Ex-priest indicted on wire fraud charges


STARKVILLE, Miss. (WJTV) – A non-profit organization is calling for a bishop to step down after a ex-priest was indicted on 10 counts of wire fraud.

Prosecutors said Father Lenin Vargas faked having cancer and scammed parishioners to donate money for personal expenses.

Vargas was the pastor of St. Joseph Catholic Church in Starkville and Corpus Christi Catholic Church in Macon.

According to indictment papers, he contracted HIV before September 2014. The Catholic Diocese of Jackson covered his treatment.

Prosecutors said he lied, telling his parishioners he had cancer and needed to raise money to cover those expenses. Mark Belenchia of SNAP Mississippi, the Survivors Network of those Abused by Priests, said Vargas took advantage of people.

“This is not about Christianity or church or anything like that,” said Belenchia. “It’s about an institution that’s willing to protect itself and its assets. It’s all about the flow of capital.”

From January 2015 through September 2018, Vargas allegedly had parishioners to send money to him. Vargas claimed he needed money for his cancer treatments, support for an orphanage and for construction of a chapel in Mexico.

Parishioners would write checks to Vargas and donate through GoFundMe. Through the use of international wires, tens of thousands of dollars were transferred to Mexico where he and a man he had a close personal relationship with, built up a nest egg. Belenchia is now calling on Bishop Joseph Kopacz to resign.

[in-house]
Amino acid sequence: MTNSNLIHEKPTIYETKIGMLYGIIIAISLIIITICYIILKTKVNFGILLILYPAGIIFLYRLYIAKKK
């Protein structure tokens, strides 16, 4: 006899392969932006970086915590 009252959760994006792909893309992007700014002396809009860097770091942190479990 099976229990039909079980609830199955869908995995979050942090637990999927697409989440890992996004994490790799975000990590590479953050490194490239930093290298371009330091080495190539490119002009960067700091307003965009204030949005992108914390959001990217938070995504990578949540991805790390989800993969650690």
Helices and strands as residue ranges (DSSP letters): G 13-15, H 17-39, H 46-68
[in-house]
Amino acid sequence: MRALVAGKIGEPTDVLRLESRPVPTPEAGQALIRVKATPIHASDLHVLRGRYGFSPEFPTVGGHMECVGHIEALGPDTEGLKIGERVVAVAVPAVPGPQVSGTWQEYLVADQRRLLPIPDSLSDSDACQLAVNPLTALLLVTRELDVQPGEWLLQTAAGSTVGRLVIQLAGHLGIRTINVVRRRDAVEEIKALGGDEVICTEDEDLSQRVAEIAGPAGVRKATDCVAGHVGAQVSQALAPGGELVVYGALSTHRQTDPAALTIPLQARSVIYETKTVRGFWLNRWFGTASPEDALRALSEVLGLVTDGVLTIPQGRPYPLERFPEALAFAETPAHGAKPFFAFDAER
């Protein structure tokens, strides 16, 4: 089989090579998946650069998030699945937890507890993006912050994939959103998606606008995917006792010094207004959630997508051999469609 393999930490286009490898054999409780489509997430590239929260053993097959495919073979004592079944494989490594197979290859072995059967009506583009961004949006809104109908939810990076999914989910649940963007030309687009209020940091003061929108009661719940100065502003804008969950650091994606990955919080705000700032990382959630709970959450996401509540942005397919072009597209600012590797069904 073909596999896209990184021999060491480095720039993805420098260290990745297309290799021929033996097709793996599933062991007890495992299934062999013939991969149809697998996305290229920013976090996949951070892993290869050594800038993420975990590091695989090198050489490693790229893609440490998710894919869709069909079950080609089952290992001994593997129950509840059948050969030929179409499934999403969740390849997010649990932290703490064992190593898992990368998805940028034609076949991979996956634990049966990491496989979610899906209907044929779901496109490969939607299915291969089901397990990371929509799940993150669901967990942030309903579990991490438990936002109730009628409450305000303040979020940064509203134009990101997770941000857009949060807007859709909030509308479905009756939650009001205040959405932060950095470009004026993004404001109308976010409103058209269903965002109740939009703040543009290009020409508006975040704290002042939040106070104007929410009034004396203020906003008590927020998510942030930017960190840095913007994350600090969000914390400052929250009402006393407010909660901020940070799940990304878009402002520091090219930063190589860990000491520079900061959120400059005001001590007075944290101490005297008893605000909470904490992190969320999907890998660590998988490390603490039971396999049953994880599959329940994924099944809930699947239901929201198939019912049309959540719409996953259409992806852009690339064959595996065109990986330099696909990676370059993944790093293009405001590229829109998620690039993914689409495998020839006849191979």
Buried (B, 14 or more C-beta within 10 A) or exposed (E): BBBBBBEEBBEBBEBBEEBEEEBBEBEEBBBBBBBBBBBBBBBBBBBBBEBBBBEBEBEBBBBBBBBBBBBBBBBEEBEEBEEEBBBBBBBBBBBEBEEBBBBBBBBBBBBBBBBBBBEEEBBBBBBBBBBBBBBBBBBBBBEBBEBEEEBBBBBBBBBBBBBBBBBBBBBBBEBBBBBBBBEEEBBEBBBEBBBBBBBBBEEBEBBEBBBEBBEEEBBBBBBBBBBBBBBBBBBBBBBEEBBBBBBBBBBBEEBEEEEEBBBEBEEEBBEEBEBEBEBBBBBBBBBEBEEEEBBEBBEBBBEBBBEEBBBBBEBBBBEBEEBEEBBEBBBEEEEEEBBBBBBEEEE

“He’s got a deferred prosecution agreement with the U.S. federal government,” said Belenchia. “To me, that’s a plea bargain, and if you read his statement he never admits to anything, he goes on about reconciliation and how he participated in getting to the truth. The truth is, he is protecting the institutional church and all their little secrets.”

Prosectuors said Kopacz knew about Varagas’ HIV diagnosis in January of 2015 and learned he was lying to parishioners in March of that year. The indictment states he paid for Vargas to attend a mental health program in Canada.

The diocese said it entered in an agreement with federal prosecutors to tighten financial controls. Over the last year and half, federal authorities investigated and executed search warrants at the parish in Starkville, the mission in Macon and the offices at the diocese in Jackson.

The Deferred Prosecution Agreement spells out a number of specific changes the Diocese is to undertake and maintain including:

• Return of donations related to alleged fraudulent activities against parishioners
• Undertake staff changes in the Accounting and Chancery Offices
• Improvements in accounting for donations and priest spending
• Formation of a new review board focusing on ethical conduct
• Establish a fraud prevention hotline
• Revise collection policies
• Initiate formal penal process for Vargas

“During the course of the investigation, the Diocese has worked to bring forth the truth that would lead to a just resolution and reconciliation throughout our Catholic community,” said Kopacz.

“There are still steps to be taken and certainly more changes ahead,” added Kopacz. “As part of an agreed upon resolution of the federal investigation, the Diocese will welcome periodic review and oversight of its financial and management practices and protocols. As a result of the many steps we have already taken to tighten our internal controls, we are very comfortable with this resolution.”


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